You’re “my fellow American,” truly and deeply in my heart, you are. I only wish those who actually live here shared your passion for fairness and equality. It would make this a much cooler (not talking Global Warming here) place to be.

      Yep, you’re right. It’s another one of those nights and way past my snooze time. Fortunately it is now Thursday and the rest of the week is downhill. :smile:

      • Kalima says:

        My dear and passionate boomer, your sweet words woke me up from a nap as I opened one eye to check the Planet on my tiny iPod screen. I am honoured of course, but I don’t need citizenship to care about what is being allowed to happen in America because people are either too dumb or too complacent to try to make their voices heard, I stick around because I care in spite of it.

        My plan in 07′ after my friend had introduced me to HP, and asked me to take her place blogging there because she was having her first child, was to stay until Obama had been elected, then fade into the sunset. It didn’t quite turn out that way though, I became passionately involved in the wrongs perpetrated daily on the American people such as lack of healthcare insurance after I met KQ there, fighting the good fight with a great sense of humour after meeting AdLib there, and the other numerous people who became my friends showing me a side of Americans I had only seen in my friends of decades over there. It was impossible to just leave the blogging scene, and I wanted to learn more about the ins and out of your very confusing, often irritating, sometimes unnecessary, seemingly time wasting, and never dull political process, so I stayed, putting in my 5 pence worth whenever I saw injustice or downright loss of integrity. Last but not least I’m honoured to have met all of you here at the Planet, a nicer more compassionate, honest, talented and giving group of people I could never have wished for and as I’ve said before to someone, it’s a real pleasure to come to work every day and I’m still howling at the moon at every chance I find.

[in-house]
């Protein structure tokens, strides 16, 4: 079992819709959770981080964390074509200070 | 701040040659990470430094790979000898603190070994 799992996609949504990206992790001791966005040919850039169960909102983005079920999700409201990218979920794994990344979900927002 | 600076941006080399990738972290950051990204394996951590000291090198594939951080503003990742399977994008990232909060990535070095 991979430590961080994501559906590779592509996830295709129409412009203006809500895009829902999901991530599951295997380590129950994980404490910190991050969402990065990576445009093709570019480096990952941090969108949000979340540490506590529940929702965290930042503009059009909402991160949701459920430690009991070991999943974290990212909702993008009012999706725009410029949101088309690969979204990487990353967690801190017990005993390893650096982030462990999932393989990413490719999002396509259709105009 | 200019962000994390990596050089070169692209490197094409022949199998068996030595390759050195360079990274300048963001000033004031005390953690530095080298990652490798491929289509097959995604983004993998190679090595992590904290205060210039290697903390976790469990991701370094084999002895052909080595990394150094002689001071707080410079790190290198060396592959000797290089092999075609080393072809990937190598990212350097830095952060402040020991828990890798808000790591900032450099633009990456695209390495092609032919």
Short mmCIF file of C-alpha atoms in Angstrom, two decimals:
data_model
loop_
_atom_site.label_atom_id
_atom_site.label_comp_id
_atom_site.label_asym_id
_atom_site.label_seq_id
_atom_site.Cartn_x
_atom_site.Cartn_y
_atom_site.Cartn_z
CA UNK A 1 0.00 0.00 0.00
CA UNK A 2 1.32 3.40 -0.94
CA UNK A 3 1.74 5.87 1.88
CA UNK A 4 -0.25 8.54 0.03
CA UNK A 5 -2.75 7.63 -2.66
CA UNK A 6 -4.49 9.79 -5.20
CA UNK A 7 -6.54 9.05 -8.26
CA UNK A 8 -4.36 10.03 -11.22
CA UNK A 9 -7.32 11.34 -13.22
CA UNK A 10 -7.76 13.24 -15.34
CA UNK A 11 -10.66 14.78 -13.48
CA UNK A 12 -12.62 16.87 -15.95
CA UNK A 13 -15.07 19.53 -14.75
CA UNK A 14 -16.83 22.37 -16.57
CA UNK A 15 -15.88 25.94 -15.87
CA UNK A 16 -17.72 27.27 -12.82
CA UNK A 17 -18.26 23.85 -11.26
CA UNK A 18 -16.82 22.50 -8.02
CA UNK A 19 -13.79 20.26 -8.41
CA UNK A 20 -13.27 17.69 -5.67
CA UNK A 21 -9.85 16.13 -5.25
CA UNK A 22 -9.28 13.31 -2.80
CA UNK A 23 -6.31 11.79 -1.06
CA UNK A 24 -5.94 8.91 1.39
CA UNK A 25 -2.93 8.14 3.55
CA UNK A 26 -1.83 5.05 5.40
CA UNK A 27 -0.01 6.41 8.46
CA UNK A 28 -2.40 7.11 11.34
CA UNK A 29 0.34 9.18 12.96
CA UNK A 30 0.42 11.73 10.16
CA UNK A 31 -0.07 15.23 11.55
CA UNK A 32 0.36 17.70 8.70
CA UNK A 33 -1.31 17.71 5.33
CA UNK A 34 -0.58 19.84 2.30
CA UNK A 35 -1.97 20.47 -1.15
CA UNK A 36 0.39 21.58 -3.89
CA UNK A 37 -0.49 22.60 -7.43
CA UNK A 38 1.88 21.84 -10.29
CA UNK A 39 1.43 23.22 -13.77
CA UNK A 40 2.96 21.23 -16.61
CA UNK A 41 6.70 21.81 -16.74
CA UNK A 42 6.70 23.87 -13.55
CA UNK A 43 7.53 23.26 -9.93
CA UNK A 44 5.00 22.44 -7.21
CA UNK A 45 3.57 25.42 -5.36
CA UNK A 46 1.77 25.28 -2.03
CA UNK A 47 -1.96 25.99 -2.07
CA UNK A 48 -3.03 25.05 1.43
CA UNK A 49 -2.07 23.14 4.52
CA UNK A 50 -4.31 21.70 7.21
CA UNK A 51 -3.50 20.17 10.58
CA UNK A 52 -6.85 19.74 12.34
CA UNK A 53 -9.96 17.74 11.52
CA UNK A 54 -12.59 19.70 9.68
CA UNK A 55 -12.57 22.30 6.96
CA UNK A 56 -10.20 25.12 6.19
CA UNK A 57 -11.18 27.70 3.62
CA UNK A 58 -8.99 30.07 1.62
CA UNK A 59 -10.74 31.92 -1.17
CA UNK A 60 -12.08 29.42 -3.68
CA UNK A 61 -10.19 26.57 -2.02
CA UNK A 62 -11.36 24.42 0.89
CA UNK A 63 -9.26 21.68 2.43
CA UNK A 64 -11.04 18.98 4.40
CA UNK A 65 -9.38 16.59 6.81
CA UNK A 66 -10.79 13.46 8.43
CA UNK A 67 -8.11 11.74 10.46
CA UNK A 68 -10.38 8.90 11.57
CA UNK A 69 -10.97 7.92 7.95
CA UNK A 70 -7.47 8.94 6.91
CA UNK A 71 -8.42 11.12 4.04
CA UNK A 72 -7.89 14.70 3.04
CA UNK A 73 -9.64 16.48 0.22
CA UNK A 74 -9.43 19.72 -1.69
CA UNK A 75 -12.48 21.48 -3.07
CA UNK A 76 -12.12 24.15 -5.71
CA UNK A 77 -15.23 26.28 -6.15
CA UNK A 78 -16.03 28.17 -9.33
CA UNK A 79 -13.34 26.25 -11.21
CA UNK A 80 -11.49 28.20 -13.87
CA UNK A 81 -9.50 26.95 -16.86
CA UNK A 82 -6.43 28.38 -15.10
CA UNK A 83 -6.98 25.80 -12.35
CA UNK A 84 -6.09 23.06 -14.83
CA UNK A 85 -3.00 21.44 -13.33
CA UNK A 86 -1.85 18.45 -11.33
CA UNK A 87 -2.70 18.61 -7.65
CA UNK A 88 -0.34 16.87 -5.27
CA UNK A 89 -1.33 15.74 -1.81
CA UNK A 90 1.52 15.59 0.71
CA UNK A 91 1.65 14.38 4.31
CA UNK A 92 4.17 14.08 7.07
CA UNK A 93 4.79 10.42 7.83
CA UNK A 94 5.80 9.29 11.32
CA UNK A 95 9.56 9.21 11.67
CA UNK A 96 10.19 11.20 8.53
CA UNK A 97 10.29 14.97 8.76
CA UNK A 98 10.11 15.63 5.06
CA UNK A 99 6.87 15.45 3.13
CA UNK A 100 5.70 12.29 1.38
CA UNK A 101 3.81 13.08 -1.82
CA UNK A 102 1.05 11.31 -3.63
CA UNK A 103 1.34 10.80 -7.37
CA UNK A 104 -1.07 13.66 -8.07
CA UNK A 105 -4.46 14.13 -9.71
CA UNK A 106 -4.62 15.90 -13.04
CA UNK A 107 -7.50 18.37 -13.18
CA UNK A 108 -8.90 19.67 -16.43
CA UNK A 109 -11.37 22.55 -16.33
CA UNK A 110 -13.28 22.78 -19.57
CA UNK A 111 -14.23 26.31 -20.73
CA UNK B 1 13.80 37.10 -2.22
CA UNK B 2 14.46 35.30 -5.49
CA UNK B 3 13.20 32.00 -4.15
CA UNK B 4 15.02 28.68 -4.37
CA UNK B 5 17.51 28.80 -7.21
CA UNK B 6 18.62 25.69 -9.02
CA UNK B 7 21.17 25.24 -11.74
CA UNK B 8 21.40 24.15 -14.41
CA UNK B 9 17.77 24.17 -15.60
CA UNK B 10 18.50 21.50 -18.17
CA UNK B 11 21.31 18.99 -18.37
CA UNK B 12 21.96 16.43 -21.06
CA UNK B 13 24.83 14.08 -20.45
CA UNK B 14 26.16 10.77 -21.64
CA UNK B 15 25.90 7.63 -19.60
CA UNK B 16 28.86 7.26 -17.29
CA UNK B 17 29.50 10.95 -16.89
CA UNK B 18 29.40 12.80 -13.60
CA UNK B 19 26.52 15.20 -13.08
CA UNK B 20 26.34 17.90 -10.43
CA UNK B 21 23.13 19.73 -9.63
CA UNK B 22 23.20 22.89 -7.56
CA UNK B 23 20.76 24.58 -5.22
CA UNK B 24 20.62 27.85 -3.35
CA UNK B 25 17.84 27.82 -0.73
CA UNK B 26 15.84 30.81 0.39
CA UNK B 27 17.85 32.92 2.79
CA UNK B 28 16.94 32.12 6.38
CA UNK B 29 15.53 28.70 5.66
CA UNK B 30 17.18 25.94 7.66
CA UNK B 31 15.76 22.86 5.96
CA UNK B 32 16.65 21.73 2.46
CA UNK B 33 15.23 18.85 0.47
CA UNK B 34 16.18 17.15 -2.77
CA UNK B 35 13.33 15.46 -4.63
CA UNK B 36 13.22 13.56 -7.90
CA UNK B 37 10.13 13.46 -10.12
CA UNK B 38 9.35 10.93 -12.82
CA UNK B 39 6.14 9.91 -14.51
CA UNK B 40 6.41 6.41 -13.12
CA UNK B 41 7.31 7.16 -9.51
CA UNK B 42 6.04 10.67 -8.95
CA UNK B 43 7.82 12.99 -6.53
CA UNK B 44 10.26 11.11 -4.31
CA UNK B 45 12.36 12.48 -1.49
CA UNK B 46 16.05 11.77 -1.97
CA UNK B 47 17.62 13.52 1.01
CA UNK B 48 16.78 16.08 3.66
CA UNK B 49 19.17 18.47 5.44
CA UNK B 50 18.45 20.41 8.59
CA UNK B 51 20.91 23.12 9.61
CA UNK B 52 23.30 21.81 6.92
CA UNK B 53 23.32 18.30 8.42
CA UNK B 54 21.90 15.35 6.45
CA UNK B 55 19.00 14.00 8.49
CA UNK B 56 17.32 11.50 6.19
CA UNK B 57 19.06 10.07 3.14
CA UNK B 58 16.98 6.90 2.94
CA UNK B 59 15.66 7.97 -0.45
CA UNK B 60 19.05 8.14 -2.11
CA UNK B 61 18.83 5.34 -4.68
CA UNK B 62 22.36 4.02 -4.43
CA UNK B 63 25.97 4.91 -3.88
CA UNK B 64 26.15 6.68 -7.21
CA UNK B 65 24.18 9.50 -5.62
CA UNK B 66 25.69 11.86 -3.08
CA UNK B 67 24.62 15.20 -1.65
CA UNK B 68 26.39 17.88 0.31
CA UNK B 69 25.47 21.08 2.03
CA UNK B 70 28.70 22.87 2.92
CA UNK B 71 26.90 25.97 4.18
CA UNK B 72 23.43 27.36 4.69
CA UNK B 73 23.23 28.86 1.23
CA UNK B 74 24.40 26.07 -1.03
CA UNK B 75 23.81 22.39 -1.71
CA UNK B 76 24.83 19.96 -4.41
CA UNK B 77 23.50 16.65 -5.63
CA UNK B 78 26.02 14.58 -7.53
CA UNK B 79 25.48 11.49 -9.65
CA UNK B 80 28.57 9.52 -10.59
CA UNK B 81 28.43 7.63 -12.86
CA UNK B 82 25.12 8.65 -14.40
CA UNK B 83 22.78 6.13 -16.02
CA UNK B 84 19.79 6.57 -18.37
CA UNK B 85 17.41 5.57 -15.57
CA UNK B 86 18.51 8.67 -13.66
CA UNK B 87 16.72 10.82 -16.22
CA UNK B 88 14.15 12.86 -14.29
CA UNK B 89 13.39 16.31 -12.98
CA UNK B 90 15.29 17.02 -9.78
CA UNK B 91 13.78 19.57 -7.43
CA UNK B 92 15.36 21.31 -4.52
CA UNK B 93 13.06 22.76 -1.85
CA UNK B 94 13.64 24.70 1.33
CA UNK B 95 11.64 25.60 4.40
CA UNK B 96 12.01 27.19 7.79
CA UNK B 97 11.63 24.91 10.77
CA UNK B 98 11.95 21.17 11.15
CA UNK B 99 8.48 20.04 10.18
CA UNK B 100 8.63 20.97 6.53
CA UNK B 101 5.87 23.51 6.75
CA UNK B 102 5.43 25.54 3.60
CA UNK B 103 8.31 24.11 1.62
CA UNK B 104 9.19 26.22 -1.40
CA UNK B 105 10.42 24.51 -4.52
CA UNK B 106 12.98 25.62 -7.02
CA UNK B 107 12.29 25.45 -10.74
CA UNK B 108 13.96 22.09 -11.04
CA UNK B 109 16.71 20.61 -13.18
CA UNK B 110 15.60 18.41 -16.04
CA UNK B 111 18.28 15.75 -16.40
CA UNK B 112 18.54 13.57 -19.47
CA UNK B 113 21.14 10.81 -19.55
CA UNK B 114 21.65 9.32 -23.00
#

Your idea for a personal letter to the President is a great idea, may I suggest you all do both an open letter here on the Planet, and send the same letter to him personally at the WH. If it were not full of limitations, I had thought that everyone who had something to say to the President, could write it in their own handwriting, it could be scanned or copied, and it could be put together as a single letter with everyone participating separately but together in the final draft. Would that be hard to do, not for those who have or could use a scanner I don’t think. I’m suggesting something that I don’t even know how to do, but my grandmother and mother told me that nothing is impossible if you try hard enough. :)

        I hope that you are asleep now, and giving those selfish, heartless Repubs a good thrashing, fists flying through the night air. Smack em boomer, smack em good and hard. They deserve to be outed publicly, the American public whether they are too lazy to care, too dumb to understand, or too disheartened and in pain to make an effort, needs to know who these people really are, and should be reminded as often as possible until the next GE in 2012